First toxic loans transferred to NAMA at 40pc discount
Published 04/02/2010 | 05:00
THE first tranche of toxic loans from two key lenders being transferred into the State's 'bad bank' are set to be worth up to 40pc less than their original value, the Irish Independent has learned.
And taxpayers could be hit with an even bigger bailout than originally estimated if the rest of the loans into the National Asset management Agency (NAMA) are discounted to the same extent.
Sources last night revealed impaired loans from Irish Nationwide and Anglo Irish Bank were coming out worst from the exercise.
Irish Nationwide, in particular, has found it difficult tying down security details for loans to some of the country's most embattled developers.
Anglo has brought in extra lawyers in recent days to help it complete legal due diligence on the titles of swathes of properties bankrolled by it.
Final valuations on the first batch of loans bound for NAMA will not be known until this process is completed.
NAMA officials are sticking to the line that average discounts across the sector will not differ significantly from the 30pc average outlined by Finance Minister Brian Lenihan last September.
The banks can initially only value the loans according to their market value -- in line with strict guidelines provided by NAMA.
The agency then has the power to increase the value of certain loans to reflect their so-called "long-term economic value".
However, leading credit ratings agency Standard & Poor's expects more of the loans to ultimately be valued at market price -- or what it calls "fair value" -- than the banks may have hoped.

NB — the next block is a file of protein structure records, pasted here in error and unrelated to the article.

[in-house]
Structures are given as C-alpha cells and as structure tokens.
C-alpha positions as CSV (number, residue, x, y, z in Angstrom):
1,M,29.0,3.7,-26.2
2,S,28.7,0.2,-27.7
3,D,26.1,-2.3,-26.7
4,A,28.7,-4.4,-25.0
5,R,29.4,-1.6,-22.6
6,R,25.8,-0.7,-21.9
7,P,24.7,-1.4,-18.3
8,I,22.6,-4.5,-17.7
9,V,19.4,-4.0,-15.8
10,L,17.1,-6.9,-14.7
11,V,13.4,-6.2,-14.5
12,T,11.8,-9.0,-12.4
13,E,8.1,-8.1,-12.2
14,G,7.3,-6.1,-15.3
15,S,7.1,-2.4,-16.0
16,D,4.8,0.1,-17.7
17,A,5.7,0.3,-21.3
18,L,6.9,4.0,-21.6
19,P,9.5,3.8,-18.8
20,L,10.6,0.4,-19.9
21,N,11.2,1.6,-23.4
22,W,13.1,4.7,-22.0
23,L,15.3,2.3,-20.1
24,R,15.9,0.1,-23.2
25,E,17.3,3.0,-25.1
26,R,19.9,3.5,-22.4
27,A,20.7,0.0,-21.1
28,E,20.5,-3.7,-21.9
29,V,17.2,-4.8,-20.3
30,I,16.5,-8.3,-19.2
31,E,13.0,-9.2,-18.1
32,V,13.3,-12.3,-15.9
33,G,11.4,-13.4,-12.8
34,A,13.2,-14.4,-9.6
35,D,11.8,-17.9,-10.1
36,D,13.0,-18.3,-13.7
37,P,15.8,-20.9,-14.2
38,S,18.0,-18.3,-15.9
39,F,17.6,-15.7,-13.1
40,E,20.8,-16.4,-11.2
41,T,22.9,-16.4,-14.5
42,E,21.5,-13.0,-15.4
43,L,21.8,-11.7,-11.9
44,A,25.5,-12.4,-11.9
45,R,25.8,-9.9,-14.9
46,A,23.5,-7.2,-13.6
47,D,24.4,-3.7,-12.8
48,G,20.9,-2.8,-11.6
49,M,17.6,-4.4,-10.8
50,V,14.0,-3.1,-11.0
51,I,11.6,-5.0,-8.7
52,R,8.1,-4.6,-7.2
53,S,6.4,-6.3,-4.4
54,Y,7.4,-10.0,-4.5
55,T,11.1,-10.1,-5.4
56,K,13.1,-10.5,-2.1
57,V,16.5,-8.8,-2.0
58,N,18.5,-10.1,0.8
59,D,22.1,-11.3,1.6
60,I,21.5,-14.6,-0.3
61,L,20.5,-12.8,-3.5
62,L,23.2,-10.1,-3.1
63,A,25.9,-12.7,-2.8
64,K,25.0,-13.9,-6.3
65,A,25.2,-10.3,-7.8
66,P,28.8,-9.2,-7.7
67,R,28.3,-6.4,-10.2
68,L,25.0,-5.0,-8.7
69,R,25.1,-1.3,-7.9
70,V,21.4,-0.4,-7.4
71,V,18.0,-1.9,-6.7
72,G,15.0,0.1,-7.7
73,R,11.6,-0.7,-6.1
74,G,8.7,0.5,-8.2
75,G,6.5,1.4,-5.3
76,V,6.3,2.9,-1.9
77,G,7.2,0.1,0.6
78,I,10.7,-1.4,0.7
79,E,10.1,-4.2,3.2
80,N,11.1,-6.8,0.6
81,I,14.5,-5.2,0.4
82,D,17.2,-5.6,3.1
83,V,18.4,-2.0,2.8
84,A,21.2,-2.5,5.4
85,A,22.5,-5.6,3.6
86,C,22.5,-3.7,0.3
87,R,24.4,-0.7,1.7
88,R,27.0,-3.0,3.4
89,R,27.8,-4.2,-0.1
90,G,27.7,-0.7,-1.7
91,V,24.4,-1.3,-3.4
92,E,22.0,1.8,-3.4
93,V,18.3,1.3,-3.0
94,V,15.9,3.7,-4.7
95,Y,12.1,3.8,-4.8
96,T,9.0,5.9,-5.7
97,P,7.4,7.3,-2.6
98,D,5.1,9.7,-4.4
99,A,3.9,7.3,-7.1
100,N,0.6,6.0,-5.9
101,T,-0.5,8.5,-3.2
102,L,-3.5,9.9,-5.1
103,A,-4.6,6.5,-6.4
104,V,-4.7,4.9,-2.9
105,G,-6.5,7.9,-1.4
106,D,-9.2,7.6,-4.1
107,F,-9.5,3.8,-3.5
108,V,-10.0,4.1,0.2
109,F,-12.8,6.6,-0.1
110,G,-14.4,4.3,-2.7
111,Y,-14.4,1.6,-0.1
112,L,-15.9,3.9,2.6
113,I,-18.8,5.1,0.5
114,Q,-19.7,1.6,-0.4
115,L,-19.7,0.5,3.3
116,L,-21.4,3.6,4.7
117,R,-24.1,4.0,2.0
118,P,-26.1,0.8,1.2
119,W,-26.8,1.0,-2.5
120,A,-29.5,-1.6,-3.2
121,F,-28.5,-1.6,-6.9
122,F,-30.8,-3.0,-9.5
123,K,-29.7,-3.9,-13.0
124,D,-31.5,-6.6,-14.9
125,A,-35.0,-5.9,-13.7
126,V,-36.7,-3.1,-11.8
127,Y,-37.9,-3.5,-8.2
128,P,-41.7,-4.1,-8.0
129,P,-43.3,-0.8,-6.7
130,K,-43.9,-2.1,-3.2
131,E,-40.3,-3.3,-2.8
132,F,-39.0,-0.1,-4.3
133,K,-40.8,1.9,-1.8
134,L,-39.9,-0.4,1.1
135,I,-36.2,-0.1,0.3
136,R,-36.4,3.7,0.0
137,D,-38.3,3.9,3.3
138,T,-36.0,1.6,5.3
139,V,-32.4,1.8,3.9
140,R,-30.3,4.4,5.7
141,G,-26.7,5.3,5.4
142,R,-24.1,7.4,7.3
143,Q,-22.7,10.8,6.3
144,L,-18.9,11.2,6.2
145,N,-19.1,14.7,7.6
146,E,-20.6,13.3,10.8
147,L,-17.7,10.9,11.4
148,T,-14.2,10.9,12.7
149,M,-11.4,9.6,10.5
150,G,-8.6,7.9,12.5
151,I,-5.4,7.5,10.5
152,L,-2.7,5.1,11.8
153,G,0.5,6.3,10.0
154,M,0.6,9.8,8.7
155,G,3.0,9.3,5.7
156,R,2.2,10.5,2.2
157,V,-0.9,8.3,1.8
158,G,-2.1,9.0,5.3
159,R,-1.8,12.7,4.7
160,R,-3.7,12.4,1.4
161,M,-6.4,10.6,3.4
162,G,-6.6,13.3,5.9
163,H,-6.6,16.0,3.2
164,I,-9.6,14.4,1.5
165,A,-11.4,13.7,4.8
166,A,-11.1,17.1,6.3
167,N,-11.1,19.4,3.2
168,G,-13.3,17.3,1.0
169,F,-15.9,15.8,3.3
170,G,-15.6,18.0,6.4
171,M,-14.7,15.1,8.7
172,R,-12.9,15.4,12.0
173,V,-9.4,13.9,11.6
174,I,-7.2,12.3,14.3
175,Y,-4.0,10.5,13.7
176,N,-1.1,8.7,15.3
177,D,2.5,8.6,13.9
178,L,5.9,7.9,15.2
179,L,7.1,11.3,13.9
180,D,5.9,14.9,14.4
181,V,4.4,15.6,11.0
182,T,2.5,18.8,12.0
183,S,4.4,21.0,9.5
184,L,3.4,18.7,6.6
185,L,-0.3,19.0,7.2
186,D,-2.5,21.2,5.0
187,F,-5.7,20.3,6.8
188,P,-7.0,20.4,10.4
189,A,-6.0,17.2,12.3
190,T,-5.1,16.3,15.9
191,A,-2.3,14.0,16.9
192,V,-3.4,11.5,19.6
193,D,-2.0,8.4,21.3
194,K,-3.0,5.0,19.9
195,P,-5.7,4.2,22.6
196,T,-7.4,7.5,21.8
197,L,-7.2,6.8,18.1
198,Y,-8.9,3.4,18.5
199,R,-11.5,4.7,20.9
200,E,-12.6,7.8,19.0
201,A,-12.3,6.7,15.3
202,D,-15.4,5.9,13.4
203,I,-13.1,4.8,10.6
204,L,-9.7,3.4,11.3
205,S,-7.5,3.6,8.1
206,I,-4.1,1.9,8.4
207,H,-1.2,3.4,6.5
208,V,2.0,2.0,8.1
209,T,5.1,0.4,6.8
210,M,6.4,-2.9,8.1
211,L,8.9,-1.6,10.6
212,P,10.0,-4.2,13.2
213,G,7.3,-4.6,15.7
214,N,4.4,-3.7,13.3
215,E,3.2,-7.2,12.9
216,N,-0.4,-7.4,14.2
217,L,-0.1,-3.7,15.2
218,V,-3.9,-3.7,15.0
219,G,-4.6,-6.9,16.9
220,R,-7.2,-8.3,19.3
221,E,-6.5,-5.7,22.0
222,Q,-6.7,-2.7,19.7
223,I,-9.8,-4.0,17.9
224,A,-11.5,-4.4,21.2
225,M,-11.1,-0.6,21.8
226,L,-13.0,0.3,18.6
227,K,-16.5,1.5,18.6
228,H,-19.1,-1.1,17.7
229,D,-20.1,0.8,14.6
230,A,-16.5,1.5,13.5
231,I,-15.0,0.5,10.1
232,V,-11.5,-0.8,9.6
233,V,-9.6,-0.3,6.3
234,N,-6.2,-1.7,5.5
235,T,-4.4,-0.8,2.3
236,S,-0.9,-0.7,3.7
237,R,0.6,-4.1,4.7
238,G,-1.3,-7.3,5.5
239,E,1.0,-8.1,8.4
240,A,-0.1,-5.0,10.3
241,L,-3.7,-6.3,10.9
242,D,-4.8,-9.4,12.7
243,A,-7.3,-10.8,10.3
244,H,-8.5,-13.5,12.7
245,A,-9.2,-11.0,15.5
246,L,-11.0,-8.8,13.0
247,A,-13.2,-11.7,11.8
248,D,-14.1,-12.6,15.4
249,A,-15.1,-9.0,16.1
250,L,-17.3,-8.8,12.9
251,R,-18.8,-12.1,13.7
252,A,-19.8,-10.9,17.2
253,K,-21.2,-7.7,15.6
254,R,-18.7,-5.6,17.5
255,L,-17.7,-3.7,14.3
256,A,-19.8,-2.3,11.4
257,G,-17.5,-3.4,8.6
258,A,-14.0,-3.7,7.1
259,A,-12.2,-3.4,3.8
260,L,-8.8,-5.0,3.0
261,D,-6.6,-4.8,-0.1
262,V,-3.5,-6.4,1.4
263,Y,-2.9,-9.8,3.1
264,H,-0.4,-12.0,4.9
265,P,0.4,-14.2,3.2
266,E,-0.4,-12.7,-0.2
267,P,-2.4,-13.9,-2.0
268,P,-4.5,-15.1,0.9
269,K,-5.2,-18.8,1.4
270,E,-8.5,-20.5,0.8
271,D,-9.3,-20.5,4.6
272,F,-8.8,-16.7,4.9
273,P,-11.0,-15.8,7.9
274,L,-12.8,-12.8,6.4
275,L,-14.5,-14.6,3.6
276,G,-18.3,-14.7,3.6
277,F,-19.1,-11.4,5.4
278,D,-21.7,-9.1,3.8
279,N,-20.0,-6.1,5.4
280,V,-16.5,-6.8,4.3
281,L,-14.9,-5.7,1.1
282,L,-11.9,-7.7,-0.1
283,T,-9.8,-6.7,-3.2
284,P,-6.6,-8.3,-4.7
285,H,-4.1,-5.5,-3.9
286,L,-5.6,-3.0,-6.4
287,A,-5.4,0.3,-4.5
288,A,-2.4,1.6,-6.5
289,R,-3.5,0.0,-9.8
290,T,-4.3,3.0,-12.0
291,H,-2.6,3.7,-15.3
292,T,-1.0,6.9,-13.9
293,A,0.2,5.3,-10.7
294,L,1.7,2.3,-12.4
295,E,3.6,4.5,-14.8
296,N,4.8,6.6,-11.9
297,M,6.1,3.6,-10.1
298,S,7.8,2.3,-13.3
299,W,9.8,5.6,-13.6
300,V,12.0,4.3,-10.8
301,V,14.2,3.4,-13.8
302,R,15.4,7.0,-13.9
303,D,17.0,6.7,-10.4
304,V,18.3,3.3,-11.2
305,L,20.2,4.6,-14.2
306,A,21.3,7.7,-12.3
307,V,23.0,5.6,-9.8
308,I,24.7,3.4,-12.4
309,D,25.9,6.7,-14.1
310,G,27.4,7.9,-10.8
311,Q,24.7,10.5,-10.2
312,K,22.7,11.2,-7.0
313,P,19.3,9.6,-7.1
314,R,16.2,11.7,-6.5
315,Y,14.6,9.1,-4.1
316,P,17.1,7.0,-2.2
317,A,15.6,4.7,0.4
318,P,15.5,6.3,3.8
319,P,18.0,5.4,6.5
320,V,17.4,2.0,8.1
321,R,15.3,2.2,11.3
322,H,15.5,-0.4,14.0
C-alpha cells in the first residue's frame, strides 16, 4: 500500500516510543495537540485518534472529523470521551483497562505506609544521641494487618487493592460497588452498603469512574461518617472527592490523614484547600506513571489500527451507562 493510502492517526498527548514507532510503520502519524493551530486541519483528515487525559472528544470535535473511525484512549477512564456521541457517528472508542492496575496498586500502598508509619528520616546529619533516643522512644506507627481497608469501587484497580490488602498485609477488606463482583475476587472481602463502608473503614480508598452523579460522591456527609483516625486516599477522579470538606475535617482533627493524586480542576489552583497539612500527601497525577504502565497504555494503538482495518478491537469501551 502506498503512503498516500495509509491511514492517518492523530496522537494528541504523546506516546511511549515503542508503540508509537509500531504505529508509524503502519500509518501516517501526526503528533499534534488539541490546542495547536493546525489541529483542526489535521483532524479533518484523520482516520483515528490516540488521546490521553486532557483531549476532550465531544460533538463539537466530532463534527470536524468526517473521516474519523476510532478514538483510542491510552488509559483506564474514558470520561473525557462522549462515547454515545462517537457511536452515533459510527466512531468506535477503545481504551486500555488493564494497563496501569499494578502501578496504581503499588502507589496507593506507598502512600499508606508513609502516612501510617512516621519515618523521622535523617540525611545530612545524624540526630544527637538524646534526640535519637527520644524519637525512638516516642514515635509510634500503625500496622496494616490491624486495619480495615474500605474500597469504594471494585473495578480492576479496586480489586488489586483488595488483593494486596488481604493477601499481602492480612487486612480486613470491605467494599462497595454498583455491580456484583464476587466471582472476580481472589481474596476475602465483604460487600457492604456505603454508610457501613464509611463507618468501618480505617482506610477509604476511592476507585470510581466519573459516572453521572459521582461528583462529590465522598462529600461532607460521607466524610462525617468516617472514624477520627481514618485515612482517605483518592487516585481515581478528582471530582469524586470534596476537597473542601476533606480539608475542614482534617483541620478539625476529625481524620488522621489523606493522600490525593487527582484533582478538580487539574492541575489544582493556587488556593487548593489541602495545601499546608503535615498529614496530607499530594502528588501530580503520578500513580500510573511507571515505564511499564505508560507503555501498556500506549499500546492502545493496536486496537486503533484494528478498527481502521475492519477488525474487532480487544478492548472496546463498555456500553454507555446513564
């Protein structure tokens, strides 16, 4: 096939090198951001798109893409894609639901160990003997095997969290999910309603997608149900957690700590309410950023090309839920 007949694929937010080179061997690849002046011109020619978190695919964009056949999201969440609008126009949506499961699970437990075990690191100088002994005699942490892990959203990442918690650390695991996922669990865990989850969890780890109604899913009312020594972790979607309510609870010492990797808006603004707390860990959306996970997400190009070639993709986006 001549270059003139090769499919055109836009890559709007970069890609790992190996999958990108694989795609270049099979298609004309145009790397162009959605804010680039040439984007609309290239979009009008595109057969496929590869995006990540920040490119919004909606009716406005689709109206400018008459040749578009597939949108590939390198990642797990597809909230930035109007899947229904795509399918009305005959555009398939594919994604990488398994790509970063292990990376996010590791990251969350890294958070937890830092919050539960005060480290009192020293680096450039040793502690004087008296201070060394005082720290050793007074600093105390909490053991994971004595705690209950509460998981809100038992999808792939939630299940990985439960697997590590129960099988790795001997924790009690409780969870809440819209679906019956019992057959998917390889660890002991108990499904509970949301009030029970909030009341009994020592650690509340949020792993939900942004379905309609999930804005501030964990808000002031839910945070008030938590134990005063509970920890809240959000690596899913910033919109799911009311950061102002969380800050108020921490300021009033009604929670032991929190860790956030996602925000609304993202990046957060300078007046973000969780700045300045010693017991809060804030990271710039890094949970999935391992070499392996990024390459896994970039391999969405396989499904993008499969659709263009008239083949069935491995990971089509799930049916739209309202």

The five banks and building societies participating in the scheme are preparing to dump an initial €19bn of risky property loans with NAMA over the coming weeks -- representing the country's top builders.
All told, NAMA is expected to take control of €80bn of loans over the course of six months.
The deeper the discounts, the bigger the holes created in the banks' balance sheets, which then have to be filled by fresh capital. In total, the banks will move more than 20,000 individual loans into NAMA.
But the clock is ticking for the European Commission to give the project the green light before the first scheduled transfers this month.
Commission sources poured cold water on reports that Brussels was delaying approval of the scheme.
Speaking in the Dail yesterday, Mr Lenihan insisted the process of valuation and transfer was well under way.
"Work in several major institutions will be finalised in respect of major lenders at the end of this month," he said.
However, sources close to the process have warned discounts applied to the first batch of NAMA-bound loans may not be a reliable yardstick for the rest the banks' portfolios -- or other institutions.
They said it was likely loans doled out to some of the biggest developers in the boom years would be among the most troublesome to value, given their labyrinthine company structures and now worthless personal guarantees.
NAMA officials have found some banks carried out very lax valuations on property projects during the boom. One senior source said the work by some banks amounted to little more than "drive-by valuations".
Meanwhile, NAMA has set up a raft of subsidiary companies in the last week -- including loan management, investment, and property investment firms -- as it prepares to take over the first of the troubled loans.